Using a Perspective Grid in Adobe Illustrator
I want to show you. We're going to take, and we're going to put some artwork on the actual backpack, and we're gong to do it in perspective, okay? Perspective grid is actually really cool. It's very effective. There's a lot of things we can do with it, and what I want you to do is just sit back for one second, and I'm going to show you what I'm talking about, okay? And then I'm going to have you do it if you want to follow along. When we work in Illustrator we can actually create objects in perspective, okay? If I'm going to open up a brand new document just to prove something or show something here. If I take a look over here on the left hand side, you're going to see that we actually have a perspective grid tool sitting right over here in the tools panel. If I click on the perspective grid tool, just to show you, it's going to open up our, basically our two-point perspective grid. In Illustrator we can have a one-point, two-point, and three-point perspective grid that we can align ar...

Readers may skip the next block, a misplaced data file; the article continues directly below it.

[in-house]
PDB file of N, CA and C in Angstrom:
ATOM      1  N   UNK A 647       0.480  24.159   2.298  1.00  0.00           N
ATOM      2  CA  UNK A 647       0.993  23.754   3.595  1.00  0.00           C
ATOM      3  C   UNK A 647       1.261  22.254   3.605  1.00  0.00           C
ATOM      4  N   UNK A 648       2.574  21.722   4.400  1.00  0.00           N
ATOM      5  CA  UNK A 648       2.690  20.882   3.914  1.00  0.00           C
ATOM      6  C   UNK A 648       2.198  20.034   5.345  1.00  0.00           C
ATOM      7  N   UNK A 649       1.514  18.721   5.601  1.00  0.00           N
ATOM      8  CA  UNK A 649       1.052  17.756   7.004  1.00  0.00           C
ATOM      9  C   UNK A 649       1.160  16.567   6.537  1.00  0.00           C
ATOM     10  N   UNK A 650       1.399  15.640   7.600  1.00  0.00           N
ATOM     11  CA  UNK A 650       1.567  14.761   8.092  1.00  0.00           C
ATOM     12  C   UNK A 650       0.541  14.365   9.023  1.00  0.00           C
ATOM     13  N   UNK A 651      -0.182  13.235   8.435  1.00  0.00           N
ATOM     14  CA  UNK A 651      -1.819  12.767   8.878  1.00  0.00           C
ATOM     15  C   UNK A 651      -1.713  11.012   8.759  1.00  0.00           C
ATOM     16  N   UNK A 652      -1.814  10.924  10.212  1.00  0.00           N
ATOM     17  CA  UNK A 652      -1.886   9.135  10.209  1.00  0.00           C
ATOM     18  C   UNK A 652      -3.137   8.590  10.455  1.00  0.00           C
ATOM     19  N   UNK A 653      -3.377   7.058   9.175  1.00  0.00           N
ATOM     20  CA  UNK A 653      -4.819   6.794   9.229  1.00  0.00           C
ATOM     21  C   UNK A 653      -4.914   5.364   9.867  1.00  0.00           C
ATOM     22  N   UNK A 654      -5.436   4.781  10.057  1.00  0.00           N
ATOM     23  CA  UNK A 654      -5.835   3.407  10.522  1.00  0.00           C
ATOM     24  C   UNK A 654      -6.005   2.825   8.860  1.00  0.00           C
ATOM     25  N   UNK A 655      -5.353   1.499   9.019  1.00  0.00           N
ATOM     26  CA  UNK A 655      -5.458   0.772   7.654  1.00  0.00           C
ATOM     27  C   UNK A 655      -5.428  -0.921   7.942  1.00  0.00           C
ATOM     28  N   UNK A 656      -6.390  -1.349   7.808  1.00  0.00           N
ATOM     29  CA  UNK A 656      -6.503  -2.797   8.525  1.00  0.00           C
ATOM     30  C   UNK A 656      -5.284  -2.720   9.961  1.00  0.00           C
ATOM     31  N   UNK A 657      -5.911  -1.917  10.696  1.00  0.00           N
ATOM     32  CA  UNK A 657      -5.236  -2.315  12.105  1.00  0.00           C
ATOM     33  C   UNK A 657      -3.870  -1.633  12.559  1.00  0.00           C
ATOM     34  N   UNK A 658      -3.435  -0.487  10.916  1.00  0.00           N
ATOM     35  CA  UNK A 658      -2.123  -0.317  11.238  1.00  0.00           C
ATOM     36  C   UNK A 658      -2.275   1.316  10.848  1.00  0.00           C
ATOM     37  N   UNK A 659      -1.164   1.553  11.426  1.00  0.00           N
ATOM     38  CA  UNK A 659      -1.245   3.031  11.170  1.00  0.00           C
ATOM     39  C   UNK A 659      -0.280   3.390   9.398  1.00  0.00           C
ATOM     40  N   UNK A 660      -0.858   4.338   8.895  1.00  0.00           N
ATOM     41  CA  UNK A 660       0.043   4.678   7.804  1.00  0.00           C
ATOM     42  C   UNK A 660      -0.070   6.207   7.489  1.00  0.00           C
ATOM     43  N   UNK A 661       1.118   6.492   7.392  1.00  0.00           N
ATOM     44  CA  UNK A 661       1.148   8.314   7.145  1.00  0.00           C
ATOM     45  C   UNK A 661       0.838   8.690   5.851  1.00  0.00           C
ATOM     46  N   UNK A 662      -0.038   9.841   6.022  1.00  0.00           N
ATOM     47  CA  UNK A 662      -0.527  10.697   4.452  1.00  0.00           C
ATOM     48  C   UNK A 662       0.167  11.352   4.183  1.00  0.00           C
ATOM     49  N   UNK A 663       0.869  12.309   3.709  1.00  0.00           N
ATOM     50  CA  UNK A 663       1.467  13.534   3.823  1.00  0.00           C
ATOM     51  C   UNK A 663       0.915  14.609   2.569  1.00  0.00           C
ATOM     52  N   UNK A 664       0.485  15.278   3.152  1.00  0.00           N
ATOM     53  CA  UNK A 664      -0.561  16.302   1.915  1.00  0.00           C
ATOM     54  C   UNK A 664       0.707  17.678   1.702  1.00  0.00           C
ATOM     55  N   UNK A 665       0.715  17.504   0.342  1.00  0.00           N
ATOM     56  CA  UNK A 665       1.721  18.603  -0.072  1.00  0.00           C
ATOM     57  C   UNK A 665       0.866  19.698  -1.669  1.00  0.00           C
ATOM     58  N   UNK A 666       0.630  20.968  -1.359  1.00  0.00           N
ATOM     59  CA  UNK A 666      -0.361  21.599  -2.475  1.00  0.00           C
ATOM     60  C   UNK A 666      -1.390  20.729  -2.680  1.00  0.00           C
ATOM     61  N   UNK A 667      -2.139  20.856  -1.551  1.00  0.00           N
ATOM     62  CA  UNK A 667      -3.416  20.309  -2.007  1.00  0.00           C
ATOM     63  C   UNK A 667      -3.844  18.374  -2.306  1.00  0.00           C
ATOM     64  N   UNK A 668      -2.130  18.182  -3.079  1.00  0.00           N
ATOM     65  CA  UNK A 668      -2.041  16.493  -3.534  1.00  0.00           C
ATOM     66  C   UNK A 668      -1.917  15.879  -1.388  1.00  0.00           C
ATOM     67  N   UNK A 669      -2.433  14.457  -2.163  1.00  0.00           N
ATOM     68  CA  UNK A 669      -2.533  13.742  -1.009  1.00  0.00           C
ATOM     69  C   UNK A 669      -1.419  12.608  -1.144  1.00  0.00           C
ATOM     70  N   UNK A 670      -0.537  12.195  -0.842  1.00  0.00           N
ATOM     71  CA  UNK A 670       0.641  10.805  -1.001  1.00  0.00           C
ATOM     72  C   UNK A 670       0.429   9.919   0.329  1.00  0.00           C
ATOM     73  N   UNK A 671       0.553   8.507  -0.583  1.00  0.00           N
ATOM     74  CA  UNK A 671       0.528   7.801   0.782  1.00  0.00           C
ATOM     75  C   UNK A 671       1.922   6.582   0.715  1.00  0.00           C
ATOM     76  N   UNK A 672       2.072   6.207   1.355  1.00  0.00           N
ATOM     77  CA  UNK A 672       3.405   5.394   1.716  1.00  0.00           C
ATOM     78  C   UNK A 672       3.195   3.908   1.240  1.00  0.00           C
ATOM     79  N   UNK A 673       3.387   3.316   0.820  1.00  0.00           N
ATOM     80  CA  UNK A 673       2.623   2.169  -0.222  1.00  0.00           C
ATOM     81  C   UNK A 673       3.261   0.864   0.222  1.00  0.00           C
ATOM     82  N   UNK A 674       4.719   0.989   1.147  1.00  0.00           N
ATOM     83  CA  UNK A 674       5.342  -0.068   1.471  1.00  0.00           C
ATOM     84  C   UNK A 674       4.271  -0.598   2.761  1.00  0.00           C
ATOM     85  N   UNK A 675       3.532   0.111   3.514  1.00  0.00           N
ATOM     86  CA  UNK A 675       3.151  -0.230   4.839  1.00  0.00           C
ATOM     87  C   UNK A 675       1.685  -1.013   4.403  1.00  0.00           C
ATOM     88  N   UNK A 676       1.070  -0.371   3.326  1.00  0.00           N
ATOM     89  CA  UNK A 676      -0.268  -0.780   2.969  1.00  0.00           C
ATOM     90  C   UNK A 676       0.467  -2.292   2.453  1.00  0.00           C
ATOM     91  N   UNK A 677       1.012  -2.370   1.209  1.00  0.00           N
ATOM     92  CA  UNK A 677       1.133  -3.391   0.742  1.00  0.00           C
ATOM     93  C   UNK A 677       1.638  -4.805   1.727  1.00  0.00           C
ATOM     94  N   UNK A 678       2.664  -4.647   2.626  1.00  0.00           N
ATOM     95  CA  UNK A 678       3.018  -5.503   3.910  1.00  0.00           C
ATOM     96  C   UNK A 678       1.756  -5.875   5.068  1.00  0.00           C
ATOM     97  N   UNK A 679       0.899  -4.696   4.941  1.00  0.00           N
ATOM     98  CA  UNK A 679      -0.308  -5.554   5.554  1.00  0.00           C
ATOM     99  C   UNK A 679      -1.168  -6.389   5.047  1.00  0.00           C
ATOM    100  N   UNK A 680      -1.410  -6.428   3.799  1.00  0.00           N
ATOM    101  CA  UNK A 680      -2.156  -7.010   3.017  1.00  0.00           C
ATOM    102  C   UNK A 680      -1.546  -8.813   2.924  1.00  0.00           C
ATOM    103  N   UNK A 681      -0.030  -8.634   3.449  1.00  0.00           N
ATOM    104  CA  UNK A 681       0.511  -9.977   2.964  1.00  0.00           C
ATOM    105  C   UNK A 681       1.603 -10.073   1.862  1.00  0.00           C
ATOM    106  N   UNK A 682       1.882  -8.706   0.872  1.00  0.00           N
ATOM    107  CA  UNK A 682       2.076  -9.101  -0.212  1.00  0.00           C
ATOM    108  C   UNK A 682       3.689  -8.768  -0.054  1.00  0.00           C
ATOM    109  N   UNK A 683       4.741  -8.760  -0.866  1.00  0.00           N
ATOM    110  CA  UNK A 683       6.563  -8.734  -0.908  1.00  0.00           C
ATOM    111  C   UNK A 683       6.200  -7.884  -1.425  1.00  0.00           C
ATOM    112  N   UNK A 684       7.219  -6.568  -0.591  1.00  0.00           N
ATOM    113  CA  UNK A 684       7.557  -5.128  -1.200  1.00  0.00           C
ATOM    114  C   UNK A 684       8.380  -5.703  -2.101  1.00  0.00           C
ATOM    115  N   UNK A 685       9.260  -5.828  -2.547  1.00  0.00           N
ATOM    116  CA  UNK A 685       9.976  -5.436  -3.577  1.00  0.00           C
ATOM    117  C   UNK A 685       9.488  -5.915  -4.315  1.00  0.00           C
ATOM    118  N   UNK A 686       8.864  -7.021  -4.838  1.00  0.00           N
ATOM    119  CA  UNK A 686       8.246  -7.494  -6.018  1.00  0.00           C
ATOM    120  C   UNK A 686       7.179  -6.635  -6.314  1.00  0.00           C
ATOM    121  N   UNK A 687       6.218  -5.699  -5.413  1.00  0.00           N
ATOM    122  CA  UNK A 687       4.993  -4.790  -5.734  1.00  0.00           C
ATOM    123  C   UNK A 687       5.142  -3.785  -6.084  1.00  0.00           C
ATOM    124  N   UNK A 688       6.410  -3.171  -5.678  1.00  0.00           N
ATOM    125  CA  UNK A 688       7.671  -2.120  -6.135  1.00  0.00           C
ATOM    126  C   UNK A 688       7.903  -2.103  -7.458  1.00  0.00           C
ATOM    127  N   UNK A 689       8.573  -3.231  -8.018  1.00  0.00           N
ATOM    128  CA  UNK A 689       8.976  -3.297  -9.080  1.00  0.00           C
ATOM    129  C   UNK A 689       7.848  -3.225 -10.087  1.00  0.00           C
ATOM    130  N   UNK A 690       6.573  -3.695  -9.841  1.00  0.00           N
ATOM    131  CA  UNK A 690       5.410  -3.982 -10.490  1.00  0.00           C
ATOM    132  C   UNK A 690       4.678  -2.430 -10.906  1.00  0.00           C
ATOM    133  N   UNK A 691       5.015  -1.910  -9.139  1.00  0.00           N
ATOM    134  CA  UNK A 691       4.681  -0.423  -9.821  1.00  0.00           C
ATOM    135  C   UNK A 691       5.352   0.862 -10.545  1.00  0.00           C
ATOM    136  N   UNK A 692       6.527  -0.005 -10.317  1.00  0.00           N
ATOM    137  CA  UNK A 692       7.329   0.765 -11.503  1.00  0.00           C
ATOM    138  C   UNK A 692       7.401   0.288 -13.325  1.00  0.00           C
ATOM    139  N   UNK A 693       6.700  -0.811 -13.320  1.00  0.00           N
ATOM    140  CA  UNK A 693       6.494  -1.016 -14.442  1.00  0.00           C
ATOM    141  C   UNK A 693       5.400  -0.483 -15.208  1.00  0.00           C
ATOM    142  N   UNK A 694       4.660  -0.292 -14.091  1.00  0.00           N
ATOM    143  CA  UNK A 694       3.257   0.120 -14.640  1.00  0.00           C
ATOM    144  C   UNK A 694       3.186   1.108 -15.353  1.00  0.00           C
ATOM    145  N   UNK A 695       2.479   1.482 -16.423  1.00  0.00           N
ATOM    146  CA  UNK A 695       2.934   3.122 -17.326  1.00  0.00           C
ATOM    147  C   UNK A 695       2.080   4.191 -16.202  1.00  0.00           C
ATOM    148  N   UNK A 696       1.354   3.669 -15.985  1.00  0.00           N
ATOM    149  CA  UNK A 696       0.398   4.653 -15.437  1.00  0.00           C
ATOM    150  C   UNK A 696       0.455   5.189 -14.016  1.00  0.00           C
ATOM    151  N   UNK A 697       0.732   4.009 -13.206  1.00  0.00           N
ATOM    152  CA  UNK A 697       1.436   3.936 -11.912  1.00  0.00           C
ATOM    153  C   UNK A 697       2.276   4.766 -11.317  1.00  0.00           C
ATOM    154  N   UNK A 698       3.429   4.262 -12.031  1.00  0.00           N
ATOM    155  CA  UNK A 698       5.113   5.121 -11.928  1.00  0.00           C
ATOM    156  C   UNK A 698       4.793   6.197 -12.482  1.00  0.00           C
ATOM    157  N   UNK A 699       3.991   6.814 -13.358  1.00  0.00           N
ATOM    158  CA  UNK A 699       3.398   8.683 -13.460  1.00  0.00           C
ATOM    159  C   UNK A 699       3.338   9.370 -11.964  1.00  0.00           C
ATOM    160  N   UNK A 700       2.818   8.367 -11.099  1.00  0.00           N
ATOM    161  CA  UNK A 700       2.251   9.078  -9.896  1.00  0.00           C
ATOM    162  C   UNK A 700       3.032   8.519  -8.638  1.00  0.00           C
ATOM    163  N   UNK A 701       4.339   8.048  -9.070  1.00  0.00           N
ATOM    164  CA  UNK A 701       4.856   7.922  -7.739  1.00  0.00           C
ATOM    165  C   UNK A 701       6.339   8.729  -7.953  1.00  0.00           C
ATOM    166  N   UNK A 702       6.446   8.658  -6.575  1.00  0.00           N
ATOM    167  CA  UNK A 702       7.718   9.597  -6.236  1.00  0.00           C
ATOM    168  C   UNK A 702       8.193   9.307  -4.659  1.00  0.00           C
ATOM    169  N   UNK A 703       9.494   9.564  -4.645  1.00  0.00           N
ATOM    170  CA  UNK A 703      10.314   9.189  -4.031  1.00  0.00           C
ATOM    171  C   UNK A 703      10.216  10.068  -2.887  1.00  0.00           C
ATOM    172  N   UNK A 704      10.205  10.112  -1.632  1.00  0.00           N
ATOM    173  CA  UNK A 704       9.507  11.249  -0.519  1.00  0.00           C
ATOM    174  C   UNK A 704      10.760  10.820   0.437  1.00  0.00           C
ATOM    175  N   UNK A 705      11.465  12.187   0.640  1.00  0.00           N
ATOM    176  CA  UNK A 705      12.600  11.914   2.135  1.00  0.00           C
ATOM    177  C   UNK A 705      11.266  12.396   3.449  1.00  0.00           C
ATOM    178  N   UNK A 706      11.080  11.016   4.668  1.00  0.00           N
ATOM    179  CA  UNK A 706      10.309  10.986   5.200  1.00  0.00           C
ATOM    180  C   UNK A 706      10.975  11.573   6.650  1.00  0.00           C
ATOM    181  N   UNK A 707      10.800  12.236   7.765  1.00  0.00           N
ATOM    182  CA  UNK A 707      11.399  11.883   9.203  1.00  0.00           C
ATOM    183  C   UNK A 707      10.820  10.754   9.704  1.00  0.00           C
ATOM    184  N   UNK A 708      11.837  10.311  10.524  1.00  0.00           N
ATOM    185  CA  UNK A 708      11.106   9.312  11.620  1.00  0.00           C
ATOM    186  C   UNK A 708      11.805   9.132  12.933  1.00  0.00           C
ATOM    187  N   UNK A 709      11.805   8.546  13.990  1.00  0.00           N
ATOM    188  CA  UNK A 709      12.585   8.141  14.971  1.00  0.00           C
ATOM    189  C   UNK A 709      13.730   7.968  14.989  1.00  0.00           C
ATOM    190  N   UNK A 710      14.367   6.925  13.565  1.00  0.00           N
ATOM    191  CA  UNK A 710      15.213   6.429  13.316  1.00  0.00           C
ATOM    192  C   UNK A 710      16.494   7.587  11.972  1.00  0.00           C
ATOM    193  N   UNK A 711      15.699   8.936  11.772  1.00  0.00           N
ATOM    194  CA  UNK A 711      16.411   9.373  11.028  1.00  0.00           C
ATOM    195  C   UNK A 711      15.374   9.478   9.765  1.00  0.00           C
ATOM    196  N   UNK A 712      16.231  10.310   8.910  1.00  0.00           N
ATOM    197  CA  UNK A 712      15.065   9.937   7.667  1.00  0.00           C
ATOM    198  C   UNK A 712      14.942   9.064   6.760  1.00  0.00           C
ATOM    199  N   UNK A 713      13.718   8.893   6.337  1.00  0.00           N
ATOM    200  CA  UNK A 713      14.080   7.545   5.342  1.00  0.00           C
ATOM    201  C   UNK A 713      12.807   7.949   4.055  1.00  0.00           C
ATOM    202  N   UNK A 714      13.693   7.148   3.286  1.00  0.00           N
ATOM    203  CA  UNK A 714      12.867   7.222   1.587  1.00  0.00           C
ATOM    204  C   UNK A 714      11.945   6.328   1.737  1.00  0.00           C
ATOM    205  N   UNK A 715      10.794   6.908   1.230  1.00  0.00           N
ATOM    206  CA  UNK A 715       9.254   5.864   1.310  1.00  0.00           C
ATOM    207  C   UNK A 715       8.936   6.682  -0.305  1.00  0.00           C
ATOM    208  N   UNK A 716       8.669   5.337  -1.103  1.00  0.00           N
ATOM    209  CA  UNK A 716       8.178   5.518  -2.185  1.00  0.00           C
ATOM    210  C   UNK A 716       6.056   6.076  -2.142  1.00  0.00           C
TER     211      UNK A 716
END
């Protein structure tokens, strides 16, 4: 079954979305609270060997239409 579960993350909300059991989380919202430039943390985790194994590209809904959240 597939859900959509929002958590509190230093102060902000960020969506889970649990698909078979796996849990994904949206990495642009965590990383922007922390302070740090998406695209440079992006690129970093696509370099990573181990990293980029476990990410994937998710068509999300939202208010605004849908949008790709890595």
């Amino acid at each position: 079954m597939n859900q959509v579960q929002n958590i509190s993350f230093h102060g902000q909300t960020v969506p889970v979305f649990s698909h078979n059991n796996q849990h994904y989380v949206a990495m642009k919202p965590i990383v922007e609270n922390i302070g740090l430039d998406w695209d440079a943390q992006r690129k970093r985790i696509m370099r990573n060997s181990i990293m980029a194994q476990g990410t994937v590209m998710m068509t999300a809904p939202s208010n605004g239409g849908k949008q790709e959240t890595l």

twork to. That's what we're doing. We're just basically taking things we create, and snapping it to the grid, and letting it put it in perspective. So in it's simplest form, you guys, if you come out here, you can use this to create a little box. You can use it to create an entire cityscape. You could do whatever you want with this. Doesn't have to be the entire bunch of artwork that you use with the grid. It can be used in conjunction with other artwork. Watch this. I'm going to go over here, and I'm going to select a rectangle. I'm going to go to the rectangle tool. There is this little widget right up here, which I pick which grid I want to draw on. And I always forget to do this, okay. You got to pick. You got to say, "Do you want to draw on the left side? Do you want to draw on the right side? Do you want to draw on basically the horizontal, going like that? Or do you want to draw on no grid? Do you want to make something that is not in perspective?" Okay? I'm going to click on left grid, and if I come down here you can see. Watch what happens as I draw a rectangle now. This is pretty cool isn't it? So it's actually putting that into perspective as we draw. Now if I pick another side for instance I say, "Let's draw on the right grid now." It all kind of snaps together, and you can say, "Eh, let's draw on the right side now." So we've got ourselves basically a perspective box. Okay? It's pretty cool. There's some really great things we can do with this. Well, the way we're going to use this is dead simple. I just want to take a little bit of artwork, and we're going to put it on the side of the backpack. Okay, it's going to be really, really pretty simple to do, but it's very effective. It's something we can make it look a little bit more realistic. So what I want to do is I want to put a little piece of artwork right on the side here in that little panel right there. If your apple is covering up that part of the backpack, let's move the backpack out of the way. So I'll just drag my selection tool, and move it out of the way. Now we need to get some artwork that we're going to use. And, actually, if you guys look in your symbols panel, do you see this little ribbon-y, weird, circle-y thing over here? Okay, we're going to just use that. We have that to work with. In the lesson files I actually have a little like compass wheel that we can use, but we're going to get this done this way. First thing we need to do is we're going to make that grid show up, okay? So let's start there. Come over to the tools panel, and you're going to see perspective grid tool. Select that. By doing that the grid immediately appears out there, okay? We can only have one grid in the document, but you can move it around. It's kind of neat. This is going to be a little bit wacky, but we've got a lot going on here, okay? So it's going to be a little bit harder to work with. Here's what I want you to do. Zoom out a little bit, okay? Zoom out just a tiny bit. I'm going to use view, zoom out, and you might need to do that a couple times. Here's what I want you to see. I want you to see on the grid there are these little white diamonds down here on the left. I want you to be able to see those guys right there, okay? We are not going into the grid. This thing is insane. There are so many options and so many things you can set. I actually have it devoted as part of the chapter in the book and blah, but here's the two things we're going to do. If you look down here you're going to see that there is a little diamond down at the lower left corner. That one lets you move the whole thing, so let's do that. What we're going to do is we're going to shift it over. Now I want you guys to do this. We're going to pretend that the backpack is going to be in perspective, so we're going to put the grid on the backpack. We want the two planes to kind of go on the edge of the backpack. Do you see what I'm saying? Sort of like that. There's the side of the backpack and the side of the backpack. Okay, just get it close. It doesn't need to be perfect. Don't worry about that. All right, now you might see that the actual ... These lines going this way and that way aren't following the backpack. These two planes aren't following it exactly. Can you see? Look right here. You see this little point right here? It's a little vanishing point. You could take that little point on the left side, and move it left and right. And what I'm trying to do is I'm trying to get these little planes to kind of follow the backpack, so I'm looking at the bottom of the backpack here and trying to get this line to kind of line up. Make it perpendicular, or parallel rather, sorry. Something like that. I could, if I wanted to, I could do the same thing on the right. There's another one on the right over here. I could drag that over and say, "Eh, let's try and match this." But we don't really need to do that. I just want to get the left one. In my case it's blue, that left plane. To kind of follow the backpack's side, okay? Once you get it there, I mean we're done. We can just now put the artwork on there, okay? Come to your symbols panel. You should see that ribbon piece of artwork there, symbol. Just drag it out. Now here's the thing about symbols: you can't drag it right onto this grid thing. You gotta just drop it somewhere, so just take that ribbon piece, that ribbon symbol, drag it right out, and just drop it somewhere over here for instance, okay? Now if we want to put that on the grid ... If we can do this for anything ... Well, almost anything. You cannot do this for raster images. You can't put the raster images on a grid, but if we take shapes, text, symbols, any of this stuff we can, now that we've got it, drag it right on the grid. Okay, you gotta use a special tool to do it though, okay. This is what everybody forgets, and I forget. Come to the perspective grid tool right here. Click and hold down, and you're going to see the perspective selection tool It makes sense, but you cannot use the selection tool, the regular one, to interact with the grid. If you do, if you take stuff and move it on the grid, it's totally pulled of the grid and it doesn't work anymore. You gotta use this one. This is the selection tool specifically for the grid. Choose perspective selection tool. Now what we can do is we can grab anything and drag it, slap it on the grid, and it will put it into perspective. The only other thing we need to do is tell it which grid to put it on. Come up here to this widget, right up in the corner, and make sure that you have left gird selected. Try clicking in the box. You'll see you can click on each grid and kind of change it around a little bit, but make sure the one on the left there is selected. Come to the symbol and simply drag it on to the side of the backpack. So let me move up just a little bit here so we can see this. Symbol, drag it on, and we are now in perspective. There we go. If you want to resize it, it's a little tricky. You might want to zoom in. It's hard to see it because it is blue on blue you guys, but I can use my shift key, and I can drag and make it a little bigger, a little smaller, that type of thing. And if I click off I can see it right there. I now have it in perspective. Like I said, you can do this for just about any artwork you want. If you go out in there and type up a bunch of text, you can do the same thing. Use that selection tool, drag it right on the grid, and it will slap to the different plane that you're working on, and that's it. That's perspective. The first time I tried to teach this I had somebody build a city, and I was like, "How often do you build cities in Illustrator?" Like how often do you draw like a ... I was like, "What else can you?" Oh, yeah, hello. We actually in the ... Oh, I don't have it in there anymore. In the last version of the book we had an entire chapter on perspective, and we actually did product boxes for makeup. So we created these perspective boxes, and we put on the different artwork on there. It was actually kind of cool It looked pretty good, but anyway ... So perspective is a good thing. It can get really complicated really fast. It is quite fun. There is only one grid. If you need to put perspective on another object, maybe on another artboard, you can take this grid, and if you go back to the perspective tool, you can actually take that grid and just drag it over to the other artboard, stick it on there, and what's going to happen is it's going to basically leave that in place right there, that artwork, and just keep it as is in perspective.